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Stencils Unlimited

Step stencils, often called multi-level stencils, offer much more flexibility when it comes to solder paste volume deposits. They fundamentally control the volume of solder paste needed by changing the stencil thickness needed for small and large SMT components within the same stencil.

Figure 1
Step Stencil

The most common step stencils are step-up and step-down stencils. When it comes to PCB Assembly, the type of step you should use will depend on the ratio of small SMT components to large SMT components. If the PCB uses mostly large components then a step-down stencil would be recommended to reduce the solder paste volume needed for small components.

Figure 2

If the PCB uses mostly small components then a step-up stencil is the most adequate to increase the volume of solder paste for the large components.

Figure 3

There are four methods to manufacture step stencils: photo-chemical etching, high speed micro machining, additive laser welding and electroforming.


To create steps using this method, the stencil is bathed with a chemical that removes material to achieve the desired thickness. The steps are created using a special photoresist laminated sheet which is applied to the metal sheet prior to etching. Before applying the chemical, the outline of each section that requires a different thickness is printed on the photoresist, which then allows the chemical to only degrade these sections of the sheet. After removing the photoresist sheet, we’re left with a metal sheet with different thickness areas. We then move our metal sheet to the laser cut and create our step-stencil.


Micro machining removes material with a high speed CNC milling drill. It’s programmed to remove material from our metal sheet with high precision creating the areas which need different thickness. Just like photo-chemical etching, it is an abrasive process, however, it yields the highest accuracy for positioning.


In contrast to high-speed micro-machining and photo-chemical etching, this technique adds material instead of removing it. If our stencil requires 0.004” thickness for most SMT components and 0.008” for larger components, we proceed by combining two sheets of each thickness. Using the thinner sheet as base, the sections which need to be thicker are cut out from the former sheet. Then the “negative” or missing piece is cut out from the thicker sheet. After replacing each section with its exact thicker copy, they’re then welded by laser together. The result is one foil with different thickness sections.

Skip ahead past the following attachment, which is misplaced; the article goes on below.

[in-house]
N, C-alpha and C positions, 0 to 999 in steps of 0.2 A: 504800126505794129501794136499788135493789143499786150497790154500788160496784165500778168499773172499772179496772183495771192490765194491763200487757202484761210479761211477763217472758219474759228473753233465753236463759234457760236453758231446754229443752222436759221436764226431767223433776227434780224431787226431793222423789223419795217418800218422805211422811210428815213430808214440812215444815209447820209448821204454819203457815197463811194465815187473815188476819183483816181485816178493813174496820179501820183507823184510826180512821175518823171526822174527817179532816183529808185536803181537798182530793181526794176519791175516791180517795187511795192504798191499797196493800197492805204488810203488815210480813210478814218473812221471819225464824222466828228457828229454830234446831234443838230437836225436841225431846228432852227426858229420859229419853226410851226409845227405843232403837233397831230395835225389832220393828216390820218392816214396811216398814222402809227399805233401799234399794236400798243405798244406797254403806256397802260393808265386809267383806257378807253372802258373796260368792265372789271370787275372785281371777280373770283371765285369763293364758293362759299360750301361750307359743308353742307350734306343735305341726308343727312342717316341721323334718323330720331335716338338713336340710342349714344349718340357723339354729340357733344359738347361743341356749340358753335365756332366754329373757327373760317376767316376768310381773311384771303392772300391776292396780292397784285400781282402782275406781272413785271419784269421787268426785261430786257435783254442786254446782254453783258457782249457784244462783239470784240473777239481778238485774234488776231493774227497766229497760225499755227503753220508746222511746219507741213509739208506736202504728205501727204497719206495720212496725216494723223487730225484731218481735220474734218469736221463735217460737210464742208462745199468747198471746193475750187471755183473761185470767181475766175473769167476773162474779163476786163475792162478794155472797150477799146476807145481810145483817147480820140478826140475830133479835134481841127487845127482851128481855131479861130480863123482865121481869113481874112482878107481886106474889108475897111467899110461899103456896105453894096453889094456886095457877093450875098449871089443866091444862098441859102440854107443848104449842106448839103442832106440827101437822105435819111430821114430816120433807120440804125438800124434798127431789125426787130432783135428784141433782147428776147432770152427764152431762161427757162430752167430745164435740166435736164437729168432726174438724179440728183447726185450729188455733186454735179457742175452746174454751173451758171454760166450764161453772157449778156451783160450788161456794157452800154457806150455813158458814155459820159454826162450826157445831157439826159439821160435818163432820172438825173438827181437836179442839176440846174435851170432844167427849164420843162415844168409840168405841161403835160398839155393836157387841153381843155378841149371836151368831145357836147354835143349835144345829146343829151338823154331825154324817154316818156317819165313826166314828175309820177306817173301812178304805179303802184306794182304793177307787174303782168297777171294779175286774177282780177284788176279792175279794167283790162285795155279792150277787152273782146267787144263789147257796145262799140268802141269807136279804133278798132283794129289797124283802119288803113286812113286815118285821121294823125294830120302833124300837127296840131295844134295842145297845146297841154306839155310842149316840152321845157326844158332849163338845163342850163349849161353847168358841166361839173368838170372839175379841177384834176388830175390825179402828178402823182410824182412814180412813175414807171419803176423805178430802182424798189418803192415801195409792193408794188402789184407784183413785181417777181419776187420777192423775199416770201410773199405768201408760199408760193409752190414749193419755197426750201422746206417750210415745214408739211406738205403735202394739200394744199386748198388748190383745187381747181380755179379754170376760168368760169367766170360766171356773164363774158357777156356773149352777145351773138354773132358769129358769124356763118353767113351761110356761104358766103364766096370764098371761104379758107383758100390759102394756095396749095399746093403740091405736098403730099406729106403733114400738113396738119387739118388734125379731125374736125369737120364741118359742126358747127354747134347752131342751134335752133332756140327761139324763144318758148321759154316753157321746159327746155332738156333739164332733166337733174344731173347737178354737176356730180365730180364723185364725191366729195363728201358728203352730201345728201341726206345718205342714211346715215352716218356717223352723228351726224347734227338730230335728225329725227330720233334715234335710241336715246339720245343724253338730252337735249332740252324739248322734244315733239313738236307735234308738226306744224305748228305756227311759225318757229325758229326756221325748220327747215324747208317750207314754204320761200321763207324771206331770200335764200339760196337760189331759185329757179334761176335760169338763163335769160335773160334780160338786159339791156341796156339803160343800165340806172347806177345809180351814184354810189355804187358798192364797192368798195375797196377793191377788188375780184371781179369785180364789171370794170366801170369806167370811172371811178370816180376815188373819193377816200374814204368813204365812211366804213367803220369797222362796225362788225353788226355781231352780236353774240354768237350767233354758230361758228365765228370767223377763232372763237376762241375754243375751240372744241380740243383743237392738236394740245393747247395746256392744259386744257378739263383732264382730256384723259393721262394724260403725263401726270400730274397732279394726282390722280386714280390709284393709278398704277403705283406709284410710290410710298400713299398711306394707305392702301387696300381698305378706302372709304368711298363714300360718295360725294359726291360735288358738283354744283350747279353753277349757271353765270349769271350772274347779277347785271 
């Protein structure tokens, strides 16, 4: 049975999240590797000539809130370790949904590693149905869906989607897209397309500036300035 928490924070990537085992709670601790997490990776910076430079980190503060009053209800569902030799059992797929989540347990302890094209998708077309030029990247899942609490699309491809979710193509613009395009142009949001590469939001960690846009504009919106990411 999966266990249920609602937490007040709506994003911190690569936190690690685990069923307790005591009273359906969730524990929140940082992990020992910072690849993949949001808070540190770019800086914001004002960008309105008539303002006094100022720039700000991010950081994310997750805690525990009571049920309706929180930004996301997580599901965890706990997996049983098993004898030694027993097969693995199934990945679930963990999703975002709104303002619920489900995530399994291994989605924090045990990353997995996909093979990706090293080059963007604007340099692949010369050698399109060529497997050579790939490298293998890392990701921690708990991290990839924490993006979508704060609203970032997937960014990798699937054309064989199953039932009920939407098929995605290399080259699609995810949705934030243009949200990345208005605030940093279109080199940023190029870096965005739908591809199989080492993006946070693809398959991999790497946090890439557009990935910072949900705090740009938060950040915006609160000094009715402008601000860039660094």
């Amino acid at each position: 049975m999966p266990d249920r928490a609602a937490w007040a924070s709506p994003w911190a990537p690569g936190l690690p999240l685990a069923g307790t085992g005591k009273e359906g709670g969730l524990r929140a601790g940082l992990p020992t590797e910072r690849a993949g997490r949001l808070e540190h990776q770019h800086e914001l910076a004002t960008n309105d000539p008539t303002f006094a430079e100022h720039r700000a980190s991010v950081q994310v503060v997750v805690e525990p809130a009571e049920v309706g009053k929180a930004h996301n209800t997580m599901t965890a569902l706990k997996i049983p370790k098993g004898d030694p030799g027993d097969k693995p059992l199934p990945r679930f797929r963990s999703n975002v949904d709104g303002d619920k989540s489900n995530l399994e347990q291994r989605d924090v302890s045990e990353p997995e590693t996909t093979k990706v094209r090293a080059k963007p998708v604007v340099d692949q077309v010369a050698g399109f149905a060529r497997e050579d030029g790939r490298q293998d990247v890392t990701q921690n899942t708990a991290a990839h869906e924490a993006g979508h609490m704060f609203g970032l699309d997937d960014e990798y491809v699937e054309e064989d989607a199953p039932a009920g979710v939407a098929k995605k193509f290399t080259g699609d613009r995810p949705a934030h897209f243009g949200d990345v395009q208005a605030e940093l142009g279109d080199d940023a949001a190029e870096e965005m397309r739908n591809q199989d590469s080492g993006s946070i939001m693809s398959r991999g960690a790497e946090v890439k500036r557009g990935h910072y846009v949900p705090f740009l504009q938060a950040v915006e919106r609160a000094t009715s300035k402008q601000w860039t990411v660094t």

This method consists of adding layers on top of each other to create steps. This must be done with extreme accuracy to avoid placing steps over a pad or edges too close to a pad. The recommended distance is at least 0.5 mm from the edge of a step to a pad. This is the least used method as it requires a lot of effort and doesn’t necessarily bring the best results.

Our goal with stencil design should always be to apply the exact amount of solder paste needed for each component. Step stencils give us a great design solution to an increasingly complex market with mixed components while achieving results faster than traditional methods, such as using several different stencils. While there are different ways to create a multi-level stencil, we should always use the most effortless method to save time and resources. Other subsequent benefits include coplanarity between components with different heights, and completely gasketing the PCB with the stencil as the gap between the apertures and pads is eliminated.

Stencils Unlimited can provide step stencils with high precision milling for your PCB, our team has optimized design to precisely deliver the optimum amount of solder paste. You can order a step.